TradConnect is resource for fans, musicians

Last week, I spoke with Tony Lawless, a fiddle and guitar player from Dublin who runs, a very impressive (and free!) website whose mission is to connect musicians and promote trad music “across the world.” It’s an extremely compelling and well-executed idea that deserves the attention of anyone who loves trad music.

Struggling to find musicians for a session in Dublin, Lawless was motivated to start TradConnect when he found that there was no online outlet that easily put together trad musicians; there seemed to be a clear need. He unveiled the site in April 2011, and within two weeks there were 400 members. With the member base now approaching 3,000, the site receives over 10,000 unique visits a month, a number Lawless thinks will rise as more people sign up and content increases.

Sign up to The Irish Echo Newsletter

Sign up today to get daily, up-to-date news and views from Irish America.

TradConnect is based on (and indeed, shares it’s software DNA with), an extremely successful website that covers Americana and Roots music. Started in 1995 as a print magazine, NoDepression went fully digital in 2008. Today, it has a membership of 21,400, comprising journalists, videographers, artists, labels, PR folks, venue owners, DJs, festival promoters, podcasters, and fans. There, users have access to discussion forums, blog entries, CD/DVD and live show reviews, contests, music videos and photos. (This content is typically user generated, much like Facebook.) There is also a chat function. NoDepression receives 130,000 unique readers a month, making it Americana and Roots music’s most important hub, both online and off.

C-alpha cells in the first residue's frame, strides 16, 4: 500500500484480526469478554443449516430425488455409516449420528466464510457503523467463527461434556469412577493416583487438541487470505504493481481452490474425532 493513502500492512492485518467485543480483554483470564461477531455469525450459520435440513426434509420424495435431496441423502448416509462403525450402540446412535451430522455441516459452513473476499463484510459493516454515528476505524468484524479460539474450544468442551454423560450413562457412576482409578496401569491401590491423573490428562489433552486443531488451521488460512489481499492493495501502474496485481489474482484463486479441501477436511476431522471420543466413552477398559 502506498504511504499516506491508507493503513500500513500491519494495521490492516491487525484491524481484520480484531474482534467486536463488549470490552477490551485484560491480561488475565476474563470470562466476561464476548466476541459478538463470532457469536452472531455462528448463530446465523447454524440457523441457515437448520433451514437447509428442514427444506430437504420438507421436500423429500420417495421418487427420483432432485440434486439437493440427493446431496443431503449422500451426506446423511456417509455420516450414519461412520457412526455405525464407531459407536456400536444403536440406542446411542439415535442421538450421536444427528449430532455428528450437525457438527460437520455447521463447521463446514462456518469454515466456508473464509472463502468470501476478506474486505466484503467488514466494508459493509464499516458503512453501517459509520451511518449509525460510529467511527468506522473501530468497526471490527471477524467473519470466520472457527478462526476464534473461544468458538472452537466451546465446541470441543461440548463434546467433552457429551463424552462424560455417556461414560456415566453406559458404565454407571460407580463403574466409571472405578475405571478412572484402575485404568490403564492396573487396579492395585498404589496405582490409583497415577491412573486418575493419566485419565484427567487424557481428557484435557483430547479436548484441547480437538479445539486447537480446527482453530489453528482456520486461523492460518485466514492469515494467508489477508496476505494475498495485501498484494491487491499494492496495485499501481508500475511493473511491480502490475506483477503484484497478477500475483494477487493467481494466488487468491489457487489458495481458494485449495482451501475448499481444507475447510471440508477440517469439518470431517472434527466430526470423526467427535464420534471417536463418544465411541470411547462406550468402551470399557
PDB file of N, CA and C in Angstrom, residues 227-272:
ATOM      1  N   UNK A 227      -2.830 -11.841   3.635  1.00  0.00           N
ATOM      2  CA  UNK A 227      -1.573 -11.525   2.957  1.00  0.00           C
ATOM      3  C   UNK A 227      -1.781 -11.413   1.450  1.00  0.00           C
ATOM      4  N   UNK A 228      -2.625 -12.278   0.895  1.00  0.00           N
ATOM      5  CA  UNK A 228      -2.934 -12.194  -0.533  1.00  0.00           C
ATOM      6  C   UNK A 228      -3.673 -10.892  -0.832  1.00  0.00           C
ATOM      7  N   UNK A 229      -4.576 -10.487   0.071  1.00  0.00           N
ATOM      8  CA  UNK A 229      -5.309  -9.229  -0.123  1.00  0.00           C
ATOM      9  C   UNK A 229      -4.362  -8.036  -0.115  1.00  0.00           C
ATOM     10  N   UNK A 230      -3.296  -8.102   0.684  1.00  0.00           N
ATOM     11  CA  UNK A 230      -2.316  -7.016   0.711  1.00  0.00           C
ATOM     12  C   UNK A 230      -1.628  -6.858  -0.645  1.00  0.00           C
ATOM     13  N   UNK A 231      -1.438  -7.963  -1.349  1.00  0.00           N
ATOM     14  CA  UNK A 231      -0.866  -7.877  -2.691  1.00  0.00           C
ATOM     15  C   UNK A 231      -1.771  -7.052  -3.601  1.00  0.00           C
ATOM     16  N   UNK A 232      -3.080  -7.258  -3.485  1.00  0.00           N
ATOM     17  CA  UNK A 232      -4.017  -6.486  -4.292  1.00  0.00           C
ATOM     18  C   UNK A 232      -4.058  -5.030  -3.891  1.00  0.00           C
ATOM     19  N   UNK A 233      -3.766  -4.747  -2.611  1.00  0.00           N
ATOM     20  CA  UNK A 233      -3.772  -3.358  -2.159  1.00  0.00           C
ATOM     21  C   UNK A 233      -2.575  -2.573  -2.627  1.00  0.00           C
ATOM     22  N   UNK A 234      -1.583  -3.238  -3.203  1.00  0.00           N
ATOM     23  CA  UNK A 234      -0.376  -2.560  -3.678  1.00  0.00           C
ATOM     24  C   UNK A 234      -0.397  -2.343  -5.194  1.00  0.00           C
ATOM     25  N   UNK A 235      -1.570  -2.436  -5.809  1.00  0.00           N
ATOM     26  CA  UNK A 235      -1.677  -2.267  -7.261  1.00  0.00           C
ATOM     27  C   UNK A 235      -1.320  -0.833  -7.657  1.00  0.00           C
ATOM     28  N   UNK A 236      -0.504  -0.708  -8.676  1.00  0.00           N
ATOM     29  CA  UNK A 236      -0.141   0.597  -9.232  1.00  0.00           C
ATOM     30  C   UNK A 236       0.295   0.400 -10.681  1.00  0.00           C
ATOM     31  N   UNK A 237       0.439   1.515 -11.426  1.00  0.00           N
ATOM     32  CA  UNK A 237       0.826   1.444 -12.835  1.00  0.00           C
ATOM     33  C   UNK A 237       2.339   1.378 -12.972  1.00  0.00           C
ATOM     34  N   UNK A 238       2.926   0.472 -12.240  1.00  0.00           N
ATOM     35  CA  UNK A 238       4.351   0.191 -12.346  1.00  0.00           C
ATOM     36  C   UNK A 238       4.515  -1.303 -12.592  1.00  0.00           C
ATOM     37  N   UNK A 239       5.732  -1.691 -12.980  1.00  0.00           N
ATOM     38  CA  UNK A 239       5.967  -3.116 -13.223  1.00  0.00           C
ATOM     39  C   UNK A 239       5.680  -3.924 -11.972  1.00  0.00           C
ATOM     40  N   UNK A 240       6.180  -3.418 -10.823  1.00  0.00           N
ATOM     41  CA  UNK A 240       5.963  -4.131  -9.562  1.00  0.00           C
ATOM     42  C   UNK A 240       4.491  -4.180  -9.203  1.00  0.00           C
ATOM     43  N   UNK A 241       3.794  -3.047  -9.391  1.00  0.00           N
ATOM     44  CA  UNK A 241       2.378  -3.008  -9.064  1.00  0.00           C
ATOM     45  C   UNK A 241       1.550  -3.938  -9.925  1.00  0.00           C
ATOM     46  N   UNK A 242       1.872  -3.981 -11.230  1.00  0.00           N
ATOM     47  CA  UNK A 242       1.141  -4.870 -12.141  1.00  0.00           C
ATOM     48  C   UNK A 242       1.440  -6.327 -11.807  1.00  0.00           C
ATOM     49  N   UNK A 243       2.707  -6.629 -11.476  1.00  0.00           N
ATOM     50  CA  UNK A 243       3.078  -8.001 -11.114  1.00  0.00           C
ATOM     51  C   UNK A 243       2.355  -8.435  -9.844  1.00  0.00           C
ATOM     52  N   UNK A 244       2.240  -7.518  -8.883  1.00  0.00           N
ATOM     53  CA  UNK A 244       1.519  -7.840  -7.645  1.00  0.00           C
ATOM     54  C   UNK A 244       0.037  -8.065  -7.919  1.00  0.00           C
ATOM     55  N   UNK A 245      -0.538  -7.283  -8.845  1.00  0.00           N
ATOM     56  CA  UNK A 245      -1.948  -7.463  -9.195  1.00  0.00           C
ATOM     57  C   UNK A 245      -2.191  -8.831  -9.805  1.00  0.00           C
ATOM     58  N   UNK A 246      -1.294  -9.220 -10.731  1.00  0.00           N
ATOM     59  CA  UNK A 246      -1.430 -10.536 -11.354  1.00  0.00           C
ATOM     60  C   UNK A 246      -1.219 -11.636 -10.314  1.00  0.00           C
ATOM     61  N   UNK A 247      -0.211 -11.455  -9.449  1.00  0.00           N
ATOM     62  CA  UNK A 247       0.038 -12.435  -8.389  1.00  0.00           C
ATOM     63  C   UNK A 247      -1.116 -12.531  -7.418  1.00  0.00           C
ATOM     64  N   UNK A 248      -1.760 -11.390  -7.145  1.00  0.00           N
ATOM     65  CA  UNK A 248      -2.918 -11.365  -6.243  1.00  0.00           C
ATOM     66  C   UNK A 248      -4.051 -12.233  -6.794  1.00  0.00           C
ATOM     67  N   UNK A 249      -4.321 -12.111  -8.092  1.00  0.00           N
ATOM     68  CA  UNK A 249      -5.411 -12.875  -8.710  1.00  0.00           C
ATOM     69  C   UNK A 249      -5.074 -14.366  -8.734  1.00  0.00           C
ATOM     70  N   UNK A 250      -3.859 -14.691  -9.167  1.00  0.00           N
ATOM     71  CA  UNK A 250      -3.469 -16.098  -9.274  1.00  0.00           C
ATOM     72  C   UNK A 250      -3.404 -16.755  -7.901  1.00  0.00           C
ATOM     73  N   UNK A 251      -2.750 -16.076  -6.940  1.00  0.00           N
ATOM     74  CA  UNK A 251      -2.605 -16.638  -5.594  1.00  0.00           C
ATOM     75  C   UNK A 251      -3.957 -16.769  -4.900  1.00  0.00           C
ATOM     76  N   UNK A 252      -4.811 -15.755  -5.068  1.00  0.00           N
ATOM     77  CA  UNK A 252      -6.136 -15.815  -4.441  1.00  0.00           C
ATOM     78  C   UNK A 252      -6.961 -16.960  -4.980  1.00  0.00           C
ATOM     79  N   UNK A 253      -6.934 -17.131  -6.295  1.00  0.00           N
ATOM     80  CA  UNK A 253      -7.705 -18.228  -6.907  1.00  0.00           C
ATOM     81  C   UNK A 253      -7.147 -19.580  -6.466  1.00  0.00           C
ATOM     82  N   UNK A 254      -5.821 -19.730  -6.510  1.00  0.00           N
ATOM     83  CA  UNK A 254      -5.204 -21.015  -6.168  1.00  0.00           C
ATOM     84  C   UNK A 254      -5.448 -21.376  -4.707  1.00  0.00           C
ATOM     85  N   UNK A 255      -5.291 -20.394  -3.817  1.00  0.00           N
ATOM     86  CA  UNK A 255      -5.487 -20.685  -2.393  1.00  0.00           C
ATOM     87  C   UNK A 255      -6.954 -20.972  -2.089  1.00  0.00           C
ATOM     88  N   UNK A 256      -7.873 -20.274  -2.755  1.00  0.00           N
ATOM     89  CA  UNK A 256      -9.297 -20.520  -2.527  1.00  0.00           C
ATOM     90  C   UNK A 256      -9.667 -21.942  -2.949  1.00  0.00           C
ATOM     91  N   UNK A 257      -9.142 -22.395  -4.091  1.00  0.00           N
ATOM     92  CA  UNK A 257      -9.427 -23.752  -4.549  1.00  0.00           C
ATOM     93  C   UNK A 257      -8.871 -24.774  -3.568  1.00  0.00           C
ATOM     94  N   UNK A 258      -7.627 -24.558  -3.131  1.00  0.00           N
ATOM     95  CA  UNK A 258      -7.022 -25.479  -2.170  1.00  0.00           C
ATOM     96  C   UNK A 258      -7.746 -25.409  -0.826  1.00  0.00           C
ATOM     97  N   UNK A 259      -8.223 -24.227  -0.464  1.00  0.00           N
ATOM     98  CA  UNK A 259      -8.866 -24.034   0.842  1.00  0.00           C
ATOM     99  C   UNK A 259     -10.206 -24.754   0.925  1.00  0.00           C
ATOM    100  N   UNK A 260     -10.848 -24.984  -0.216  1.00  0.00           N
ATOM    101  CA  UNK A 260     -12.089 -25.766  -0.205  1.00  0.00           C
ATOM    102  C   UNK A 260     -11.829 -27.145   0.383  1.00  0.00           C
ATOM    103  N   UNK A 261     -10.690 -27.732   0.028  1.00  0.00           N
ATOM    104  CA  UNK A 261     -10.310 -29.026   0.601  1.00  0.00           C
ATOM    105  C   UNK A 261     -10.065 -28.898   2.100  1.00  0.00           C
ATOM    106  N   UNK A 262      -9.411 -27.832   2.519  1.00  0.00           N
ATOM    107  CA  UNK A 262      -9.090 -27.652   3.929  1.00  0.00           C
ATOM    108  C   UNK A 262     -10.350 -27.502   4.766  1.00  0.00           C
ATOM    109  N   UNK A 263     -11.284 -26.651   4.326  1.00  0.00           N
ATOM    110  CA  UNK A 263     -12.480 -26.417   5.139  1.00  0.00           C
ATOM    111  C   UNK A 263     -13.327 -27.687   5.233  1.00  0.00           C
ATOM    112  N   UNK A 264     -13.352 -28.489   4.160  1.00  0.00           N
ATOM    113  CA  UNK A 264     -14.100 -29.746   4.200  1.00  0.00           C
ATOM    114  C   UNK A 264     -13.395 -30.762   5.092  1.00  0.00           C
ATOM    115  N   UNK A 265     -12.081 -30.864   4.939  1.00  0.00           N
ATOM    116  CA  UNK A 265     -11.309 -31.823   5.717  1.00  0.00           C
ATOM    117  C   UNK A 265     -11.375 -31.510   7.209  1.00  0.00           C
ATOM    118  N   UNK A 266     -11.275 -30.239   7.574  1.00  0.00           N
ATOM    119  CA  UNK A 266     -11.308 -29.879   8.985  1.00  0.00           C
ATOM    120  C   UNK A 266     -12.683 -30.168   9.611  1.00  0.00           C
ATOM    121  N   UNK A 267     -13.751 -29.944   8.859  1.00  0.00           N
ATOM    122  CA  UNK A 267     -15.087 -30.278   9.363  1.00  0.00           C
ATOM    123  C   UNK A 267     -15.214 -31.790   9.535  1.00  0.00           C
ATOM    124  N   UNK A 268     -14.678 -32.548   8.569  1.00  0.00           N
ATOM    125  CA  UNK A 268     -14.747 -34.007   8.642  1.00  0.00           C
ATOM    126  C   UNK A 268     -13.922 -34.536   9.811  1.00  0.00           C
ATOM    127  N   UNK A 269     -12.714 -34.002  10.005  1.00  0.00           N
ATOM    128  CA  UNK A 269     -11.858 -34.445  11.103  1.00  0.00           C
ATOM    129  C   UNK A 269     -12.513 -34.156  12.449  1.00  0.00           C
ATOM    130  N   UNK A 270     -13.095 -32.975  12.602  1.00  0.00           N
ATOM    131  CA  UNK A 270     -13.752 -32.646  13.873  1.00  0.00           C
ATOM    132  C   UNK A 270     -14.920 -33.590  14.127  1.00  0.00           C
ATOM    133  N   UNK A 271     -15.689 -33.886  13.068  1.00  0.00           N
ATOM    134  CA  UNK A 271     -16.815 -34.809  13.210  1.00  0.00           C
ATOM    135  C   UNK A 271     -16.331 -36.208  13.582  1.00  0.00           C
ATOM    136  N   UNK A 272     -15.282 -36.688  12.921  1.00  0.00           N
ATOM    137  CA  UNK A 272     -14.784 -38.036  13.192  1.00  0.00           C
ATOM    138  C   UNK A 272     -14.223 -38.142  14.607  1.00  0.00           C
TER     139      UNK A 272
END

By adapting NoDepression’s very successful model, Lawless hopes to create a similarly vibrant place for the world of Irish traditional music. It is already doing the job of connecting musicians and helping them communicate with one another, and it is becoming an increasingly important PR resource for professional musicians (especially since it is one of the few places that provides review content, which is so important for recording and touring artists).

If you’re a musician or a fan, check out Lawless’s site – it looks like a very interesting way of keeping up with what’s happening in the world of trad music. To sign up, visit (And if you do, friend me – I recently signed up!)

Speaking of reviews, I recently got ahold of Kathleen Conneely’s new CD “The Coming of the Spring” and I absolutely love it. It is an album of shimmering, unpretentious tin whistle playing, executed with perfect swing and masterful pacing. If you like tin whistle, this album is a must have. If you’re not sure about tin whistle, this album will absolutely win you over.

“The Coming of the Spring” is made up entirely of jigs, reels and hornpipes, straight dance music, played with minimal arrangement Conneely is joined by some top players, including her brother Mick (bouzouki), Brian McGrath (piano) and Johnny “Ringo” McDonagh (bodhrán), each of whom enhances Conneely’s already warm, relaxed style.

One of the album’s many strengths is its extremely tasteful tune selection. Conneely includes a number of very interesting but less common tunes to go with the ones that are more familiar. “Dermot Grogan’s / ...” is a wonderful set of jigs; “The Gneevgullia Reel / ...” is a great set as well. Conneely is joined by her father Mick Sr. (also a whistle player) on “The Primrose Vale / The Lark in the Morning (#1),” a set of tunes “he would have played regularly when we were growing up.” They’re backed brilliantly by Mick Jr. and is perhaps album’s most poignant moment.

Beside the music, I love how this album evokes the kind of stripped down “free-range” sound Micheál Ó Raghallaigh and Danny O’Mahony took with their recent CD “As It Happened”. Like that album, there’s nothing “slick” about Conneely’s music. It is just elegantly performed and clearly presented, just the kind of thing you’d want to hear in something people might call “pure drop.”

To learn more about “The Coming of the Spring,” visit